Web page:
THERE IS AN old saying about how things happening in Vegas, stay in Vegas. That is, for the most part, also true of hunting camps.

Things happen in camp that should not be reported, especially to wives, back home. Then again, some of those things, with the passage of years, become fair game for public revelation, especially the ones falling under the category of good, clean fun.

Over the past 27 years, there have been many fun moments in my North Dakota duck camp, some of which shall never be revealed to the public and others which now seem innocent enough so as to be related.

One of the biggest pranksters with whom I have ever shared a duck camp is my old friend Doug Drew. He is a master of the art. During our first trip to North Dakota, four of us camped with four other friends who introduced us to North Dakota duck hunting, in the front yard of Combine Bob, a guy they had made friends with years before. 

On that late October trip, we had a small camper in which three of us slept, while the fourth member of our group, world-renowned snorer Jim Krieck, was forced to sleep on the far side of the lawn in his van. Steve Tameling and Tom Reed slept in Reed’s truck camper set up atop a wooden stand in the yard. Tom Tameling and Jay Froelich shared a pop-up camper.  

Each night, Krieck’s snoring was drowned out only by a herd of feral cats roaming Rock Lake. They would fight and yowl and scrap over whatever bits of duck parts they might find by our cleaning table.

Us newbies left a few days before the old-timers and on the eve of our leaving, Drew decided to leave a present directly underneath Reed’s camper: a full bag of duck and goose leavings from the day’s cleaning. All night we were kept awake by cats fighting over the scraps.

We left before daybreak and it wasn’t until the others returned home that Reed and Steve Tameling asked me “Did you guys get kept awake that last night you were there by all those cats? Sounded like they were right under our camper.” Without batting an eye, I lied like a trooper, saying we never heard a thing. Years later, I finally confessed Drew’s sins to them.

Drew has gotten me many times with pranks. On one occasion, we were in K.D.’s Bar watching the Green Bay Packers and Minnesota Vikings on Monday night football. Sitting around a big table with beverages and pizza, Drew, a misguided Vikings fan, and I started betting. First, it was on who would win the coin toss. Then, who would catch the first pass, get a first down first, score first, you name it. I lost every $1 bet we made as Randy Moss and the Vikings destroyed the Packers. Worst of all, each time Drew won, I had to watch him do the worst, most grotesque victory dance ever performed around our table.

Two years later, I got revenge. Watching a football game, we were joined at our table by a couple of locals. They sat by me and in short order, one of them, he had been generously sampling the work of August Busch, started telling me all about legal troubles he was having.

“Why, I know just the guy who could help you,” I generously offered. “See that guy at the end of the table down there?” I asked, pointing at Drew. “He’s a Wisconsin Circuit Court judge,” I lied. “Has been for 30 years. Go get his advice. He’ll be happy to help you out.”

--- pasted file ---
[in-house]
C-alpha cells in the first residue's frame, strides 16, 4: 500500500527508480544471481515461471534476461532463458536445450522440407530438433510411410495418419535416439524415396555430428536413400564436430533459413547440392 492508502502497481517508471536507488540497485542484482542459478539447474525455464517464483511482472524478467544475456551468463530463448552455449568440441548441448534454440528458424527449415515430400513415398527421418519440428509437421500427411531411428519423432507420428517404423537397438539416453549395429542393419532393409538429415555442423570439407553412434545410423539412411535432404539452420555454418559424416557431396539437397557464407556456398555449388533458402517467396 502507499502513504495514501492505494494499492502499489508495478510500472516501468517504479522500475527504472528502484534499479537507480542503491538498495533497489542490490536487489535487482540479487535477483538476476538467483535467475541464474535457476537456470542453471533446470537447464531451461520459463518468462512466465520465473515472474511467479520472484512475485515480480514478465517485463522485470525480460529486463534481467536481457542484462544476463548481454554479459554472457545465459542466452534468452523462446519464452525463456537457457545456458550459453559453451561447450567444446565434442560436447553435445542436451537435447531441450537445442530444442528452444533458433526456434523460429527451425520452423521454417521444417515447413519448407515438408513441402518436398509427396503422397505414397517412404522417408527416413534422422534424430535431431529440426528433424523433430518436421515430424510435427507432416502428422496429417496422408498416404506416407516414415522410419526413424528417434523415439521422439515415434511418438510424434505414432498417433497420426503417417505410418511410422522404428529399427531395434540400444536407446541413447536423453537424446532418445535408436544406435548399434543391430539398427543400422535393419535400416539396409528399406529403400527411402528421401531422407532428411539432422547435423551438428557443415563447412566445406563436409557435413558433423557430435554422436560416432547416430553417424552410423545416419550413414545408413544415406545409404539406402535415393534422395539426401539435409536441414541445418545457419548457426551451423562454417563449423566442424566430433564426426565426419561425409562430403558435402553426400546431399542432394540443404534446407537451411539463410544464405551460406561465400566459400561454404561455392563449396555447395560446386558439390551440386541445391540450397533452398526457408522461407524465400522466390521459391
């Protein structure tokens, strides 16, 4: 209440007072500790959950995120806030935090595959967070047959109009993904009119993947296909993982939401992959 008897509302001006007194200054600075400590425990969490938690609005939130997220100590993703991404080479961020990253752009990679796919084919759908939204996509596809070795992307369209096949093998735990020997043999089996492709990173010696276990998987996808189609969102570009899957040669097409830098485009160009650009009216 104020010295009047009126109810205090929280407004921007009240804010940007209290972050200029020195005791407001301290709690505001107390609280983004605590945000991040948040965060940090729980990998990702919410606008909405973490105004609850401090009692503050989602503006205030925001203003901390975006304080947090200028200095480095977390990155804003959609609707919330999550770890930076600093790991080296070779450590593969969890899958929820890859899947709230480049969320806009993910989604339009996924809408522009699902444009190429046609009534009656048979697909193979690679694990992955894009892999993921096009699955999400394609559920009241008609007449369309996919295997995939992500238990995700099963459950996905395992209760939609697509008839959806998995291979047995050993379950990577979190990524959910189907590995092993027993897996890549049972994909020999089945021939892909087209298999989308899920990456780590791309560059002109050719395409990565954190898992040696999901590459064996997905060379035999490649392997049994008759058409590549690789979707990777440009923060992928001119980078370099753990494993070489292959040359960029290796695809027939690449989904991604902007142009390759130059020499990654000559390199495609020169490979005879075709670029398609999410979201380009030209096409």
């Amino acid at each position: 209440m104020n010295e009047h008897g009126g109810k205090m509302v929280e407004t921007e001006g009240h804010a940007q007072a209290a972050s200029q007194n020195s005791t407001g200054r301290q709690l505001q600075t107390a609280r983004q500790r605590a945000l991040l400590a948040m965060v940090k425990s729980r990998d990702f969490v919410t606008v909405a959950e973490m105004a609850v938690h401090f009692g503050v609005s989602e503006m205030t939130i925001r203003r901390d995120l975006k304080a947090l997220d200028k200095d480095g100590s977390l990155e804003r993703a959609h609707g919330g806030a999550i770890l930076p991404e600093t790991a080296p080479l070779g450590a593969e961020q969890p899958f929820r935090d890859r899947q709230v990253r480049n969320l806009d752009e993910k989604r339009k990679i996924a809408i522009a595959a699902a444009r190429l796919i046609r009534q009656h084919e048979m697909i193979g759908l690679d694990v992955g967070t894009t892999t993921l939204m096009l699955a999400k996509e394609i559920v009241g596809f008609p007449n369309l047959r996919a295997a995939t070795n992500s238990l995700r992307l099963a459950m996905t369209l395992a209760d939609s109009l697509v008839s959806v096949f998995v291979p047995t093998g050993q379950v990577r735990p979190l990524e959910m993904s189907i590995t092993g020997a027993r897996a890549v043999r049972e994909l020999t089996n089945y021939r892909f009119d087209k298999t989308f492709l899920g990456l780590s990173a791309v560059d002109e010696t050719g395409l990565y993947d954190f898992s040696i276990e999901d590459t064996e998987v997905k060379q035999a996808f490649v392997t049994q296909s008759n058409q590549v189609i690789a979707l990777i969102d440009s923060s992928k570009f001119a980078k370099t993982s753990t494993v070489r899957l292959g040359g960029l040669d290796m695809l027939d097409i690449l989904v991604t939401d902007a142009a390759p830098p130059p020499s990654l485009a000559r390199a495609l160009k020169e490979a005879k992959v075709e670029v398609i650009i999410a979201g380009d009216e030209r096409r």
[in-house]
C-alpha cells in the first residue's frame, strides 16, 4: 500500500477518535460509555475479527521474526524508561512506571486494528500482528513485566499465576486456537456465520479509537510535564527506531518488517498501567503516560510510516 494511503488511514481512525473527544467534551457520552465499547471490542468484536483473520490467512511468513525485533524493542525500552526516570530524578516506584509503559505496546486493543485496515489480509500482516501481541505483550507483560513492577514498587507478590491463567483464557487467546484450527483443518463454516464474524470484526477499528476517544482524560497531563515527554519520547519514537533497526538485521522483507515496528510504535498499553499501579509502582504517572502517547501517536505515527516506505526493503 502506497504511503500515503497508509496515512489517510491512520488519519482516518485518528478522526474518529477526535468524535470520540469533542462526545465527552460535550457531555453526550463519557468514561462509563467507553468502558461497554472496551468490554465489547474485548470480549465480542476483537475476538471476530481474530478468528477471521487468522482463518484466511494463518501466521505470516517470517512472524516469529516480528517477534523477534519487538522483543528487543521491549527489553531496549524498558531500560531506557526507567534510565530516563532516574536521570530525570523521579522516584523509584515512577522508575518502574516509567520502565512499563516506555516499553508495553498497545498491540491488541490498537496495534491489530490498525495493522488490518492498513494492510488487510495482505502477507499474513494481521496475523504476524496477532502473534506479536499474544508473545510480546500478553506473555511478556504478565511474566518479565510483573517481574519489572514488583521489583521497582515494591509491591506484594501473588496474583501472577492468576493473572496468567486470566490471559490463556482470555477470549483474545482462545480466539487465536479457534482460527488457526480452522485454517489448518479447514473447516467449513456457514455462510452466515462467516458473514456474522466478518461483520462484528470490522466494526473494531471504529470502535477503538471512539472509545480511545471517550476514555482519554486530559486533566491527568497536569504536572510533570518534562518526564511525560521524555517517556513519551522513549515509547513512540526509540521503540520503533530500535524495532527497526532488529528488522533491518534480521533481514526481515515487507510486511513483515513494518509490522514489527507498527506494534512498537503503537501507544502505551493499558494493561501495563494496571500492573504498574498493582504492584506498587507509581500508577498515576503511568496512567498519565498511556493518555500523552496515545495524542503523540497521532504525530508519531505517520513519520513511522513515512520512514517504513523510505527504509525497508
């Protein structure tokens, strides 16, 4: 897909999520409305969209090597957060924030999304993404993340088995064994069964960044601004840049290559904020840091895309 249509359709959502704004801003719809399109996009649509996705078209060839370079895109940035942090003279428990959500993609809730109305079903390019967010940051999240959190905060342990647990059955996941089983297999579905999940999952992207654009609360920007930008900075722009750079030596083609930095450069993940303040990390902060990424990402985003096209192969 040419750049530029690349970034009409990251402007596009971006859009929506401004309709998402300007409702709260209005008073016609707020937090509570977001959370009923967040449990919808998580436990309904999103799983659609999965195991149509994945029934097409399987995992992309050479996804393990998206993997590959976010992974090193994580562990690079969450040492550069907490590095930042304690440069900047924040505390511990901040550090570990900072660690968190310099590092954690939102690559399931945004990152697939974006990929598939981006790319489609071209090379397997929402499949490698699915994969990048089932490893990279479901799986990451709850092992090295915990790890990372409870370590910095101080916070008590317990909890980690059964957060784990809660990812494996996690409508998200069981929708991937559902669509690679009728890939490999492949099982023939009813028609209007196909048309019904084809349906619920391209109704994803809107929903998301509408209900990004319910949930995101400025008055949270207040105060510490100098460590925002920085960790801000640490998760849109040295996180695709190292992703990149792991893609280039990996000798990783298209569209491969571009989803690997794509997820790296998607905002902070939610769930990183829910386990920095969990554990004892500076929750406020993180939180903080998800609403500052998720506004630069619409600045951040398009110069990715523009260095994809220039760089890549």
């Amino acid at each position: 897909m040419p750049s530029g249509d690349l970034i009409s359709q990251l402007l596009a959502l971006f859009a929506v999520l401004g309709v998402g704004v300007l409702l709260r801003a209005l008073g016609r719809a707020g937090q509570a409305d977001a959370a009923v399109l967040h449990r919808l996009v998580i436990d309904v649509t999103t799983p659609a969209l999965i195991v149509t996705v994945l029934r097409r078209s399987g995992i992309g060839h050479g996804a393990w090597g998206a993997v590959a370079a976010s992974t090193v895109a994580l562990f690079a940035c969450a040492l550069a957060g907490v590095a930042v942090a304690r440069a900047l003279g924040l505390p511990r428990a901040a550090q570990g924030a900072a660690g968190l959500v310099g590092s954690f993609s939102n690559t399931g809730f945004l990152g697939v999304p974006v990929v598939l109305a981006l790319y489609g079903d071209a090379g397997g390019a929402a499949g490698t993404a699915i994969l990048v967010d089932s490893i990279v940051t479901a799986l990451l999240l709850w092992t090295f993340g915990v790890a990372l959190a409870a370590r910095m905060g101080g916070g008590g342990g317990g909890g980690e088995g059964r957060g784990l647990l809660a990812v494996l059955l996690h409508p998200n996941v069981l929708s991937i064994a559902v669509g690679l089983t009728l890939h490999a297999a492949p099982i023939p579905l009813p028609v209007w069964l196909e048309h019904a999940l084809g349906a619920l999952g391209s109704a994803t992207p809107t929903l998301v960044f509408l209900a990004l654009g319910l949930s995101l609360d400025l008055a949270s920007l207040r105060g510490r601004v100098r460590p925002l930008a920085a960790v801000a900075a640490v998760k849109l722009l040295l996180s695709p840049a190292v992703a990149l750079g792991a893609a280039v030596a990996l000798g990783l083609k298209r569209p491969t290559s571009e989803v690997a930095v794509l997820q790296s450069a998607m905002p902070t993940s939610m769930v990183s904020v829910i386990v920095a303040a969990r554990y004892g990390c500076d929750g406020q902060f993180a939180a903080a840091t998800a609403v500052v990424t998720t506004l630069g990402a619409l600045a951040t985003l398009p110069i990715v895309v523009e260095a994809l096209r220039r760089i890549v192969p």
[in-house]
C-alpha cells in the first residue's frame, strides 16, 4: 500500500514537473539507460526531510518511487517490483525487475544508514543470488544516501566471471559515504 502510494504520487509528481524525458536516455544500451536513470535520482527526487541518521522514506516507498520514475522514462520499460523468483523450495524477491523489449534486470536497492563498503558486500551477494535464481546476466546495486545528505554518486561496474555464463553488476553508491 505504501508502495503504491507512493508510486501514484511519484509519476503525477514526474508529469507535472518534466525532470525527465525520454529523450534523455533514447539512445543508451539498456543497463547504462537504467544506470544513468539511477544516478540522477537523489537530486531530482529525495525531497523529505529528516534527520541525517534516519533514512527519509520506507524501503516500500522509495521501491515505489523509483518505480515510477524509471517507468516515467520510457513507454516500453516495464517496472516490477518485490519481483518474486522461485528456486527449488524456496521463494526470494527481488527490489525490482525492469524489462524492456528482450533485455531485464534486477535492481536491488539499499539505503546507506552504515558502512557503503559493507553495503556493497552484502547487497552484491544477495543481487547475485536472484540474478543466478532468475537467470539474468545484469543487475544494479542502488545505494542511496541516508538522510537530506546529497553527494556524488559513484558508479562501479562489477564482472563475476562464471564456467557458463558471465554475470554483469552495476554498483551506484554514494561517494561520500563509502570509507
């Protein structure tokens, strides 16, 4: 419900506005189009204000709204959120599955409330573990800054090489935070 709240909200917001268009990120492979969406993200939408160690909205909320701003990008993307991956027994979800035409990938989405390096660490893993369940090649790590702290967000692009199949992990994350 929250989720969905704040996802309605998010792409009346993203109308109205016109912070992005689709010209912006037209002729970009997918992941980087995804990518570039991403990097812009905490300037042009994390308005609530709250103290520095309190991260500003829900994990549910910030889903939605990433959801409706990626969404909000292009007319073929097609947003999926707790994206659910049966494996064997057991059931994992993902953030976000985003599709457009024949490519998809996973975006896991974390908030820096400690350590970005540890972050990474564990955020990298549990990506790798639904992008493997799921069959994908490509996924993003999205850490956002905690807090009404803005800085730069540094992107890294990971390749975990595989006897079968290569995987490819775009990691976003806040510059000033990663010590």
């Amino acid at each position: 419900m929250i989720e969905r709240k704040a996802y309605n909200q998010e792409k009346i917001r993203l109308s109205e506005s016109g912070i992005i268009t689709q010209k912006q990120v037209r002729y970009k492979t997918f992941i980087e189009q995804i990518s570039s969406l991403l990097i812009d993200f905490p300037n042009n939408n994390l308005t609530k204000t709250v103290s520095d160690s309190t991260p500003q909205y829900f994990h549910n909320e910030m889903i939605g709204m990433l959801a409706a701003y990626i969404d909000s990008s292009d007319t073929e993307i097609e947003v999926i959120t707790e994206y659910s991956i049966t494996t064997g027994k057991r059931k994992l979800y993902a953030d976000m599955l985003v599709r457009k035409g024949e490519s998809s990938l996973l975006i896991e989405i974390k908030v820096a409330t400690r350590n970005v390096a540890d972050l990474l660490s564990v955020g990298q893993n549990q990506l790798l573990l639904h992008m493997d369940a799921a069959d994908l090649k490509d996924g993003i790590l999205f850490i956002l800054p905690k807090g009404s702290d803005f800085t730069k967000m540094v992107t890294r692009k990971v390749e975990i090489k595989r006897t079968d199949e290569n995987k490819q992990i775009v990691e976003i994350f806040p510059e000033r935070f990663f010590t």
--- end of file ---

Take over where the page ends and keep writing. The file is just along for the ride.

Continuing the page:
Two hours later, game over, I sauntered out of the bar while Drew was still being peppered with legal questions by his new, best friend. It took him two more hours to escape.

Years later, at my present duck camp in Egeland, N.D., we went to the Sportsman’s Bar for supper and while there, were joined by Schultzee, a grizzled old-timer who was Egeland’s answer to Mayberry’s Otis, and two other locals who knew their way around a beer bottle.

Schultzee, sadly, dead now, was one of the most likeable guys you could ever meet and best of all, liked to hand out honest tips on where to find duck and goose hot spots.

Along with Schultzee, I shared bar space that night with two other locals, one a giant of a man, the other half his size. Tennessee John was there too and in his coat pocket, was a jug of genuine Tennessee moonshine, distilled by Popcorn, that most famous of all Tennessee moonshiners.

After getting bartender Rick’s permission, John produced the liquid dynamite and the locals began sampling it. Good, they agreed, but not the best they’d ever had. That didn’t stop them from mostly draining the bottle. Things were going swell, until one of them spilled a shot on the bar and then, instead of wiping it up, decided igniting it with a lighter would work better. Rick decided that would be the last time he would like to see Tennessee moonshine in his bar.

The kicker was the next night, we went to the bar to eat and there were our three friends. The giant saw John coming and immediately blurted “Hey, I got a bone to pick with you.” John’s first thought was “Oh boy, I better hit him really good with my first punch or I’m dead.” Anyway, the giant started laughing and asked “How come you didn’t warn me last night that brown stuff had such a kick?” Seems after we left, the brown stuff hit him, and he fell off his bar stool and cracked several ribs. He still talks about that night every year when I see him out there and fortunately, he still laughs about it.

There are a million stories in every city and a million more in every hunting camp. I could go on, but like the above stories, it would take considerable sanitizing before they would be printable in a family newspaper.

The best thing about such stories is that they live on forever, making each hunting trip something to enjoy even more as the years go by. Hey, did I ever tell you about the one?